We’ve got a pretty set routine most nights after work. My husband or I come home by 6pm to relieve the babysitter, who picks up our daughter from school. (We trade off nights when one of us can work late or hit the gym after work while the other gets home right on time. It’s something that allows our two-somewhat-crazy-job household to function.) When I get home, I hang with our kiddo for a bit in the kitchen, asking her about her day. Then it’s homework time, piano practice time, and if we have time left, we try to play a game or read together.
The other night I asked our daughter my usual coming-through-the-door question: “How was your day today?”
She said it was good and that they played museum on the playground (I think more adults need to play museum at work, but that’s for another post). And then she did something that startled me a little. She asked me how my day was.
My daughter is seven (and a half, but I try not to think about that). And I’m not sure whether she hasn’t ever asked me that question before but it was the first time I remembered her doing it. So I told her about my day. About my work and how I had this frustrating situation but dealt with it. About going out for lunch with my friend which was awesome. About reading this really interesting article about science and our brains.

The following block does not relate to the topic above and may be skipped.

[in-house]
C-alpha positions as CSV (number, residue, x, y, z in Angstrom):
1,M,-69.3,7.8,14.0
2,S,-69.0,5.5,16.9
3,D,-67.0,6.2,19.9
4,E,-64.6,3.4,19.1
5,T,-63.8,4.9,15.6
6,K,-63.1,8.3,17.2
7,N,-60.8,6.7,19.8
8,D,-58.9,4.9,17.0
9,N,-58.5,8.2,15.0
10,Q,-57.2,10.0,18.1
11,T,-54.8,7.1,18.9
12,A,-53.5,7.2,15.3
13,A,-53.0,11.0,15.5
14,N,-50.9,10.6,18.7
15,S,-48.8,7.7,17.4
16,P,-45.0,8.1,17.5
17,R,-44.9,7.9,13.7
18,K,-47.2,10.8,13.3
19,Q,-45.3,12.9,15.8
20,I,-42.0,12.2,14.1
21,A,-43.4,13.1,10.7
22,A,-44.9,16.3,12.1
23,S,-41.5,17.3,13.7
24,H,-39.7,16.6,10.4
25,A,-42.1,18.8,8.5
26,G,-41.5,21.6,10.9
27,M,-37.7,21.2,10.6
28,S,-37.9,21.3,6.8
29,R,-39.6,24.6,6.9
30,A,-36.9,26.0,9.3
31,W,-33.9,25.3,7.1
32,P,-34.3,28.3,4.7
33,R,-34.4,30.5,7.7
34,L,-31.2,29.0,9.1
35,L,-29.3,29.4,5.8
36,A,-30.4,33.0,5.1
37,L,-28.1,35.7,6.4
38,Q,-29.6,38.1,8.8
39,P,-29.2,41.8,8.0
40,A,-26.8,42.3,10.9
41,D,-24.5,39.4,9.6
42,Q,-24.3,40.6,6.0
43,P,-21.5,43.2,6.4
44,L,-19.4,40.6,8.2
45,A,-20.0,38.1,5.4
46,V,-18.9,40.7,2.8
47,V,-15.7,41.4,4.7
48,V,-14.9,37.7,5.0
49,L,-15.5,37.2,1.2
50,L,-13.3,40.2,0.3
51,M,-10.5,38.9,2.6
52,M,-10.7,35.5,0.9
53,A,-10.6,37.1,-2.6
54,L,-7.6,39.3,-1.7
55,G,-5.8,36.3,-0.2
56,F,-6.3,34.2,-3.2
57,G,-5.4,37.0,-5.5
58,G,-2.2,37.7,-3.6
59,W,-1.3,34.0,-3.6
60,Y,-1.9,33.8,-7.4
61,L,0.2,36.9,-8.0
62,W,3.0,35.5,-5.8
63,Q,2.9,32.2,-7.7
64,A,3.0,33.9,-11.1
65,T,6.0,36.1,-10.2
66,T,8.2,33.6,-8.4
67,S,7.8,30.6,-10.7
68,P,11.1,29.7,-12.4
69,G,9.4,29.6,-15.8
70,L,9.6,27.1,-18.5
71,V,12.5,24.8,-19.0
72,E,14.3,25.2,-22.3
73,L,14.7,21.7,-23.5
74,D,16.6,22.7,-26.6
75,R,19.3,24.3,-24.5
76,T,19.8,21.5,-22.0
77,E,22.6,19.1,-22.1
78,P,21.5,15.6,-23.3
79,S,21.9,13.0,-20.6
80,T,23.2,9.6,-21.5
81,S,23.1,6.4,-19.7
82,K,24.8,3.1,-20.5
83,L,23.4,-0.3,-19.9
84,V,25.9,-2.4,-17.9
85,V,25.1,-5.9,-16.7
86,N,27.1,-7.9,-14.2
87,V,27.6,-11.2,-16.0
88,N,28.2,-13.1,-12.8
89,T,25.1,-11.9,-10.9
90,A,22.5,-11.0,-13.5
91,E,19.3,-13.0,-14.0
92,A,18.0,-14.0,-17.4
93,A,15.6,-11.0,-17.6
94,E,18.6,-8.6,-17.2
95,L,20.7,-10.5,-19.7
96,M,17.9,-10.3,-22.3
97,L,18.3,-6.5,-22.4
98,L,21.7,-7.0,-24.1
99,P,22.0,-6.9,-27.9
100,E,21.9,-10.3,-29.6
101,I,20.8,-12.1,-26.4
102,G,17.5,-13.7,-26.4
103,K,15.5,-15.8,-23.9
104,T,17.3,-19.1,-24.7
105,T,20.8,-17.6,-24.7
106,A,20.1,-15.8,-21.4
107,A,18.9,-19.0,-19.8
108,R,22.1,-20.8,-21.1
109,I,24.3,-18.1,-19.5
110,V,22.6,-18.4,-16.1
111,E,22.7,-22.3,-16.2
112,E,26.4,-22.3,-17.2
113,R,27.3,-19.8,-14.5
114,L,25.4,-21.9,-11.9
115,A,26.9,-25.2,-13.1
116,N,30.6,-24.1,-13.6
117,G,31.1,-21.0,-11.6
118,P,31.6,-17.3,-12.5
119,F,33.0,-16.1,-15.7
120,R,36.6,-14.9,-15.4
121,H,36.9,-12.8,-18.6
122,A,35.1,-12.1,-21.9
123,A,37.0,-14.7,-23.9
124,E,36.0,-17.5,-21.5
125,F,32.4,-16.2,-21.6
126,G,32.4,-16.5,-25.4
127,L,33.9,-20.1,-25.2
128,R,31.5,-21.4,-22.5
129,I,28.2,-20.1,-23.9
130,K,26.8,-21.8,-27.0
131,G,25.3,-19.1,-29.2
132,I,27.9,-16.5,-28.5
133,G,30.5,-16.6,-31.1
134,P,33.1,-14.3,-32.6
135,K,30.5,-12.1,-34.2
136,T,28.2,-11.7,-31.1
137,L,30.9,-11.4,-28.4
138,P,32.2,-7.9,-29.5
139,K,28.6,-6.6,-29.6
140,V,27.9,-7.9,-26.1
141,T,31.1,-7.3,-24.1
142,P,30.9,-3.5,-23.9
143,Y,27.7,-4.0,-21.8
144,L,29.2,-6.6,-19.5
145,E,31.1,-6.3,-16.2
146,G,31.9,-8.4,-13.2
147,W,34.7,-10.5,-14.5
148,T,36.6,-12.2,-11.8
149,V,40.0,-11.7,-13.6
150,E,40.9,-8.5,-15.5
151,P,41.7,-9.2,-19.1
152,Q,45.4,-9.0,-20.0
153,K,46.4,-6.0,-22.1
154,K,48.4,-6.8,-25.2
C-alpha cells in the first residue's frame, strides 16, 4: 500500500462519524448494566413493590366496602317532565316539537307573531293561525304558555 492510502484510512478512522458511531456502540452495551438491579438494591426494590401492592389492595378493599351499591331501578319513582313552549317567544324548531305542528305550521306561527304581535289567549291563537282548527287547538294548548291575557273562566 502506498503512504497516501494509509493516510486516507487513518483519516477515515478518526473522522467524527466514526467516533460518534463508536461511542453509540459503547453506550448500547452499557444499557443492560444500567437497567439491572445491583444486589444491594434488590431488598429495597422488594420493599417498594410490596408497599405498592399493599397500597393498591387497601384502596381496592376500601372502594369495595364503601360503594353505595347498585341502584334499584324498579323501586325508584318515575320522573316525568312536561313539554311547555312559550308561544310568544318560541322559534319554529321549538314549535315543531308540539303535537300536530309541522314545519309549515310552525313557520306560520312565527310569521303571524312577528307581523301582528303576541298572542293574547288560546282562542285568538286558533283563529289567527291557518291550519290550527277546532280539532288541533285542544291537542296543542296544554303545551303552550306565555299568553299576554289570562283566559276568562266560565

She listened, asked me questions, and told me that when she gets upset at someone at school it helps to not talk to that person for a while so I should do that with the person who frustrated me at work. The next morning she asked me if I was going to read any other articles that day. I asked her why and she told me that she wants to know, that she liked hearing about it. And the next night when I came home from work she beat me to the punch with the “How was your day?” question.
Here’s the punchline on my latest parenting lesson:
Your kids want to hear about your life even if you don’t think they do. They want to hear about your work, things you read, people you see. I think so often we’re asking them questions about their day that we forget to share ours. And I think we should. Because that way it’s more of a two-way relationship and it’s a more honest one. Not to mention that the more I share with my kiddo the more I get out of her, which is increasingly a feat. (Have you gotten the one-word “Good,” as a frequent answer to your questions about your kids’ days?)
Do you talk to your kids about your days or do you find, like me, that most of the time you’re asking them about theirs?
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